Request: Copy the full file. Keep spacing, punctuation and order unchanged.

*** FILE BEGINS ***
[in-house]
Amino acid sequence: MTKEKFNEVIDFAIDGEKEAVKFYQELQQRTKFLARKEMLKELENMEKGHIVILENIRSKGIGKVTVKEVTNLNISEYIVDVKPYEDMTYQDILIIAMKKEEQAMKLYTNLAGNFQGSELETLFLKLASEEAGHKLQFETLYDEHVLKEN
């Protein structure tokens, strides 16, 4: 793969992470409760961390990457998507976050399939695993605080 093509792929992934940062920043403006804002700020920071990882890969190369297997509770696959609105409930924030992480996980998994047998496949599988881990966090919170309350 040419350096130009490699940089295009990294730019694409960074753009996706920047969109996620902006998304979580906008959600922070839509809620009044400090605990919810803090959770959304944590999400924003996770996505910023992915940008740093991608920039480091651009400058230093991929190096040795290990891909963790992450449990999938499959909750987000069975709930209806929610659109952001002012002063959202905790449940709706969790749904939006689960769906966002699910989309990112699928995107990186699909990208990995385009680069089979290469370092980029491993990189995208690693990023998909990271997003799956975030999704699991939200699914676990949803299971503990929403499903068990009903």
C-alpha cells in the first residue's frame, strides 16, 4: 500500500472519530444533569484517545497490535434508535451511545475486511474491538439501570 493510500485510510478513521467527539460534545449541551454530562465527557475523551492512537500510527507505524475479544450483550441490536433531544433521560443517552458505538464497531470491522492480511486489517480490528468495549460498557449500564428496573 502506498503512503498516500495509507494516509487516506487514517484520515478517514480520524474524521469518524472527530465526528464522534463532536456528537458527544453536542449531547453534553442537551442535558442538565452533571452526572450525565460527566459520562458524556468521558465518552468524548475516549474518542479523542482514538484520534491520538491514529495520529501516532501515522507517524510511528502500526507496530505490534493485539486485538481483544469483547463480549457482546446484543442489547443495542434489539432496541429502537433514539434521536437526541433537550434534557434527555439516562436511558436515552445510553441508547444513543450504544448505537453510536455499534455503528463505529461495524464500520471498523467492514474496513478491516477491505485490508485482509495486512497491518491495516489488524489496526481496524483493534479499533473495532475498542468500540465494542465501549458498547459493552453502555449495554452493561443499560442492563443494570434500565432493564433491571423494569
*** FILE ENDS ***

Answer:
[in-house]
Amino acid sequence: MTKEKFNEVIDFAIDGEKEAVKFYQELQQRTKFLARKEMLKELENMEKGHIVILENIRSKGIGKVTVKEVTNLNISEYIVDVKPYEDMTYQDILIIAMKKEEQAMKLYTNLAGNFQGSELETLFLKLASEEAGHKLQFETLYDEHVLKEN
């Protein structure tokens, strides 16, 4: 793969992470409760961390990457998507976050399939695993605080 093509792929992934940062920043403006804002700020920071990882890969190369297997509770696959609105409930924030992480996980998994047998496949599988881990966090919170309350 040419350096130009490699940089295009990294730019694409960074753009996706920047969109996620902006998304979580906008959600922070839509809620009044400090605990919810803090959770959304944590999400924003996770996505910023992915940008740093991608920039480091651009400058230093991929190096040795290990891909963790992450449990999938499959909750987000069975709930209806929610659109952001002012002063959202905790449940709706969790749904939006689960769906966002699910989309990112699928995107990186699909990208990995385009680069089979290469370092980029491993990189995208690693990023998909990271997003799956975030999704699991939200699914676990949803299971503990929403499903068990009903």
C-alpha cells in the first residue's frame, strides 16, 4: 500500500472519530444533569484517545497490535434508535451511545475486511474491538439501570 493510500485510510478513521467527539460534545449541551454530562465527557475523551492512537500510527507505524475479544450483550441490536433531544433521560443517552458505538464497531470491522492480511486489517480490528468495549460498557449500564428496573 502506498503512503498516500495509507494516509487516506487514517484520515478517514480520524474524521469518524472527530465526528464522534463532536456528537458527544453536542449531547453534553442537551442535558442538565452533571452526572450525565460527566459520562458524556468521558465518552468524548475516549474518542479523542482514538484520534491520538491514529495520529501516532501515522507517524510511528502500526507496530505490534493485539486485538481483544469483547463480549457482546446484543442489547443495542434489539432496541429502537433514539434521536437526541433537550434534557434527555439516562436511558436515552445510553441508547444513543450504544448505537453510536455499534455503528463505529461495524464500520471498523467492514474496513478491516477491505485490508485482509495486512497491518491495516489488524489496526481496524483493534479499533473495532475498542468500540465494542465501549458498547459493552453502555449495554452493561443499560442492563443494570434500565432493564433491571423494569